Bibi e Romeo’s Home – Set in the heart of Rome, this B&B is only a 15-minute walk away from the Vatican and St Peter’s Basilica, while the metro station is only 300 metres away. All rooms come with air conditioning, a satellite LCD TV and private bathroom. From EUR 52 for a Double Room.


Mama’s Home Rome – Housed in a 14th-century palace in one of the most beautiful squares in Rome, this accommodation offers clean, modern rooms in a central location. A short walk can get you to Castel Sant’Angelo and St Peter’s Church. From EUR 111 for a Superior Double Room

Have you joined any cooking classes abroad? What was your experience like? Comment below.

Posted in Food & Drinks, Italy

Related Posts


    • ummi

      Thanks, Edahyu! Yes, food is usually my main agenda when traveling, and I always love learning new things, so cooking classes are a great combination of both 🙂

    • ummi

      Hehe, terima kasih, Farhana. Nampak cantik la kot, tapi saya rasa macam lembik sangat je. Mungkin macam tu la pasta yang sebenar. Hmm, saya prefer pasta segera yang jual rm3 kat supermarket tu je.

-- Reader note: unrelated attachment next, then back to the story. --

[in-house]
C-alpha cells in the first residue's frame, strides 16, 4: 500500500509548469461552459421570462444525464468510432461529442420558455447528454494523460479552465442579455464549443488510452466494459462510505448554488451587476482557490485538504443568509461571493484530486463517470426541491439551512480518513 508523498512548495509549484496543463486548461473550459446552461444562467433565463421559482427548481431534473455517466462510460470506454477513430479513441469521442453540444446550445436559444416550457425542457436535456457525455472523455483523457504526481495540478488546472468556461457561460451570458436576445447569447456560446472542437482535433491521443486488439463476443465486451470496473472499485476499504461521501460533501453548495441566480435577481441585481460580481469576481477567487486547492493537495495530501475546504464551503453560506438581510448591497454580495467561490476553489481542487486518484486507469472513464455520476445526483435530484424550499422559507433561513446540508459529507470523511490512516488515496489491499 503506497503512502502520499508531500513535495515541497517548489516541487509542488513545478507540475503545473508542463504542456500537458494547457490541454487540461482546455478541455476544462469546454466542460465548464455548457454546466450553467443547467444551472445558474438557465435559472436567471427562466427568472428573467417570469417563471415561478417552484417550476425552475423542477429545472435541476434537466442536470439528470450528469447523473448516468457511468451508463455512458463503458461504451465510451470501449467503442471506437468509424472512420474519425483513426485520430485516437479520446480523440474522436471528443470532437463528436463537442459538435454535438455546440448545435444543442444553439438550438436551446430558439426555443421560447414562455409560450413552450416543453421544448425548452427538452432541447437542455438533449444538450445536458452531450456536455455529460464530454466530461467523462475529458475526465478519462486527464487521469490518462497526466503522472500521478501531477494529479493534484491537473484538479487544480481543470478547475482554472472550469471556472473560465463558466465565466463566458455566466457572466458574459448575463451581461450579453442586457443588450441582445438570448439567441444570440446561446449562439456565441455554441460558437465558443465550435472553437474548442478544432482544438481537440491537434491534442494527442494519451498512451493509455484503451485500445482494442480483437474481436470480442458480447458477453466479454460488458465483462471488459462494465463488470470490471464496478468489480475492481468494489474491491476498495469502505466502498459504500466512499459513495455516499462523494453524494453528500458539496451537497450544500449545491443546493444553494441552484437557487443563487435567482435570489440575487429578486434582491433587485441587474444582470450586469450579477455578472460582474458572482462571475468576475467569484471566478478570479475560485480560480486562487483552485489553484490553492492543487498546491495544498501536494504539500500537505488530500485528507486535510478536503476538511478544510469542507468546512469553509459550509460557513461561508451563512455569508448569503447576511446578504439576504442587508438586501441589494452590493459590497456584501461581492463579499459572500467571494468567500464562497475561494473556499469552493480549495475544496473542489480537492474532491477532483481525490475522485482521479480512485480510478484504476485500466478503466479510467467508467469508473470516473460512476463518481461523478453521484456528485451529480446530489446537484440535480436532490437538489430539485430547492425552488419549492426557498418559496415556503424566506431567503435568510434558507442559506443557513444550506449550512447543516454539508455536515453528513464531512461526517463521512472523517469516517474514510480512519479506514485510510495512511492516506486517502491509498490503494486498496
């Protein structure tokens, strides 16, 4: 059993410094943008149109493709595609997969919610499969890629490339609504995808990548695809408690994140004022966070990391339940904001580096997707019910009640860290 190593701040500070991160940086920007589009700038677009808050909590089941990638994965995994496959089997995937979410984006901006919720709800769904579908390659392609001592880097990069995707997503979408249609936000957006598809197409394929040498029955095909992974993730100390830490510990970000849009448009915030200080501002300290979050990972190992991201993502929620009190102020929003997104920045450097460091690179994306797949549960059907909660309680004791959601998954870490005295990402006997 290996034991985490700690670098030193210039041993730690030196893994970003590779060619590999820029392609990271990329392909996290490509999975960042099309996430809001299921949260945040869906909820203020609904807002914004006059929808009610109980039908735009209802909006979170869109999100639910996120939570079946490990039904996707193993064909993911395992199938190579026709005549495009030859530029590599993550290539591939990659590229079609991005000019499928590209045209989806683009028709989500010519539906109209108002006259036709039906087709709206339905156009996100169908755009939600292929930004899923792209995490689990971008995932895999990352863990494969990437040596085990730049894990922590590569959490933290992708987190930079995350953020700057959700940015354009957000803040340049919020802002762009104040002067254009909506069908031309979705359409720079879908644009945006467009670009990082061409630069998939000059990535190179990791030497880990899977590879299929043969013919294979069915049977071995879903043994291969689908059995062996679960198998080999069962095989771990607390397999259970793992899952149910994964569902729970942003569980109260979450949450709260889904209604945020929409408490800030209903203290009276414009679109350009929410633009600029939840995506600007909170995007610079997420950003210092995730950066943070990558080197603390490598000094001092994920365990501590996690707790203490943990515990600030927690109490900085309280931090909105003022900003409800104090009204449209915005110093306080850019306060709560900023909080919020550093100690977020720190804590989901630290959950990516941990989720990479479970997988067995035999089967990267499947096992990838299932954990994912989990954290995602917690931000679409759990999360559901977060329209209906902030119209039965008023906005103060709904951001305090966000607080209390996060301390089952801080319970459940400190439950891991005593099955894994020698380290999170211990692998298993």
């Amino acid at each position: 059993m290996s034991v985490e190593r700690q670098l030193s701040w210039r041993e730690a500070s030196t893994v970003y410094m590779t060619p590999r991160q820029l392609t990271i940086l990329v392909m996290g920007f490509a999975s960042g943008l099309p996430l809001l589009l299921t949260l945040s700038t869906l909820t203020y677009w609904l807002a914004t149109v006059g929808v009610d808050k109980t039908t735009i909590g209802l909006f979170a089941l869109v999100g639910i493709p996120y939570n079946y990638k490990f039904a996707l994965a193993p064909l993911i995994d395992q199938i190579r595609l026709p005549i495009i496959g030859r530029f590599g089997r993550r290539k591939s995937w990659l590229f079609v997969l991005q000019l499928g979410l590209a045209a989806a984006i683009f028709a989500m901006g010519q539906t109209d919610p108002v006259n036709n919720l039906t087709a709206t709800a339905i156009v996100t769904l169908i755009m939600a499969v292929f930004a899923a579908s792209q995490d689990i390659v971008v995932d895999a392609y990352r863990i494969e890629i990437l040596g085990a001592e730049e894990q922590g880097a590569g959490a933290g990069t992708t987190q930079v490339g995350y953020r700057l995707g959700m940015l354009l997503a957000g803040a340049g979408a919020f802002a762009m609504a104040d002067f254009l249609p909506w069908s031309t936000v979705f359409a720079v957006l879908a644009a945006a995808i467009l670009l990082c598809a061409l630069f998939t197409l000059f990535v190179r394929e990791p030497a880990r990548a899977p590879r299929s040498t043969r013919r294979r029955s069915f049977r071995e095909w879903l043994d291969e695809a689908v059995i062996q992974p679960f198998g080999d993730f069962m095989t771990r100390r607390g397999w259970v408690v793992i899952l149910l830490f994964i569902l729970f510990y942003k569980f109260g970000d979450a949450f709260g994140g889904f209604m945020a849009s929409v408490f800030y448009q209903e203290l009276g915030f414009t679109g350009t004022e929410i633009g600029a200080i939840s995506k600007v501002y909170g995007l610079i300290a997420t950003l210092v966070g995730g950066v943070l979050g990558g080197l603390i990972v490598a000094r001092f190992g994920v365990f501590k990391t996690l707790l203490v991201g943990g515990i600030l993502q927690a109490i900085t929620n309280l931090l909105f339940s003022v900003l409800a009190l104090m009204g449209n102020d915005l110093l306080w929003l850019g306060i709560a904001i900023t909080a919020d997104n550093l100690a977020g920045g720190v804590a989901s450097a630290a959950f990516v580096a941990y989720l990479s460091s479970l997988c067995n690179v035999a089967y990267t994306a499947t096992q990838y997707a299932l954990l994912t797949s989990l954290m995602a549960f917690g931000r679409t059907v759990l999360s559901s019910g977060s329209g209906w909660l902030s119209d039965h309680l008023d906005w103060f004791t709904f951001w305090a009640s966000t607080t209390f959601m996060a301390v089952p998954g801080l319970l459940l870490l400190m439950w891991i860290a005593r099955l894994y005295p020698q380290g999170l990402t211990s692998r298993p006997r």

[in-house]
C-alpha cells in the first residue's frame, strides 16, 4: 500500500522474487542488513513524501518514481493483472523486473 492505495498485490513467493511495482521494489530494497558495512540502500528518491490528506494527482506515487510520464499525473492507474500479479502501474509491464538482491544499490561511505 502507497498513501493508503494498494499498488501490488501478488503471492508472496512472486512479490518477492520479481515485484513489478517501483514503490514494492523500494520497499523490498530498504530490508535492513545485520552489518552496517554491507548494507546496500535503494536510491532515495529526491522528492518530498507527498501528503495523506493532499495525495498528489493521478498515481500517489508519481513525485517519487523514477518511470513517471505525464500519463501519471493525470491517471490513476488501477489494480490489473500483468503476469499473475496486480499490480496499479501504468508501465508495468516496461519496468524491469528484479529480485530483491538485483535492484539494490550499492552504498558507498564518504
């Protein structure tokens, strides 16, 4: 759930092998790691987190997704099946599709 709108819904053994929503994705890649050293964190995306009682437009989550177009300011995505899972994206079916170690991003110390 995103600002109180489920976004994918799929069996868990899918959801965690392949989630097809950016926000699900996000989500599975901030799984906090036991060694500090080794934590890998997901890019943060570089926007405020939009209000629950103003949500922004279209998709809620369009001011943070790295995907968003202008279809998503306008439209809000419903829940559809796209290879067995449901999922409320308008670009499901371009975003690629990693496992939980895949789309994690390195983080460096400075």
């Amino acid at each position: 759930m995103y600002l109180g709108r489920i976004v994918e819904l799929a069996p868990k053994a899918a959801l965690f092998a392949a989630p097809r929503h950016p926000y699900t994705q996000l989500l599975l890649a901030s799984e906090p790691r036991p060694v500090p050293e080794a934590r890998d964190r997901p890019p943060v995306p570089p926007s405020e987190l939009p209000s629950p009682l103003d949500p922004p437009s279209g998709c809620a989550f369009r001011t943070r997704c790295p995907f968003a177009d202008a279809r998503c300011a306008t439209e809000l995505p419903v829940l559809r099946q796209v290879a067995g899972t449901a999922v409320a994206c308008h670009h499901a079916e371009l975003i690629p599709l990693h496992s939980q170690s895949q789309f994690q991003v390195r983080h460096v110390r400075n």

1. bae Roslan

    have never experience joining any cooking class abroad. but feel like to after reading this. such an informative posting. thanks for sharing

  2. Mahamahu

    Process to make pasta from ingredient I tak pernah cuba lagi buat kat rumah sendiri pun tak berani selalu beli yang dah siap je hehehe nampak dapat belajar ni mesti lebih mudah dan senangkan..

    • ummi

      Kalau beli lagi mudah dan cepat, Maha. 😀 Buat sendiri memang fresh la, tapi takleh simpan lama macam yang beli kat kedai. Dan kalau kita takde mesin, kita cuma boleh buat yang bentuk leper macam ni je. Apa pun, kelas tu memang seronok.

    • ummi

      Ya, Nadia, memang seronok buat pasta ni ramai-ramai. Meriah. Kitorang semua tergelak sebab semua dah kepenatan, tapi instructor tu asyik kata masih belum cukup nipis lagi. Akhirnya menjadi juga.

  3. Sis Lin

    Rupanya ada nama lain dan bermacam nama pasta yee.. Sis biasa ‘pasta’ tapi tak tau nama jenisnya hahaha.. tapi biasa beli yang jenis Prego aje macam Ummi juga.. Tu pun biasa spiral dan spageti or macaroni, lain-lain paten macam rasa pelik hehehehe..
    Setakat ni macam belum ada lagi kelas buat pasta yang Sis jumpa kat Johor ni..

    • ummi

      Saya pun sama sis. Setakat ni pernah jumpa pasta yang biasa-biasa je macam spaghetti, linguine, fettuccine, angel hair, macaroni, penne, dan lain2. Tapi kat negara asal pasta ni sebenarnya ada berpuluh-puluh (mungkin beratus) jenis.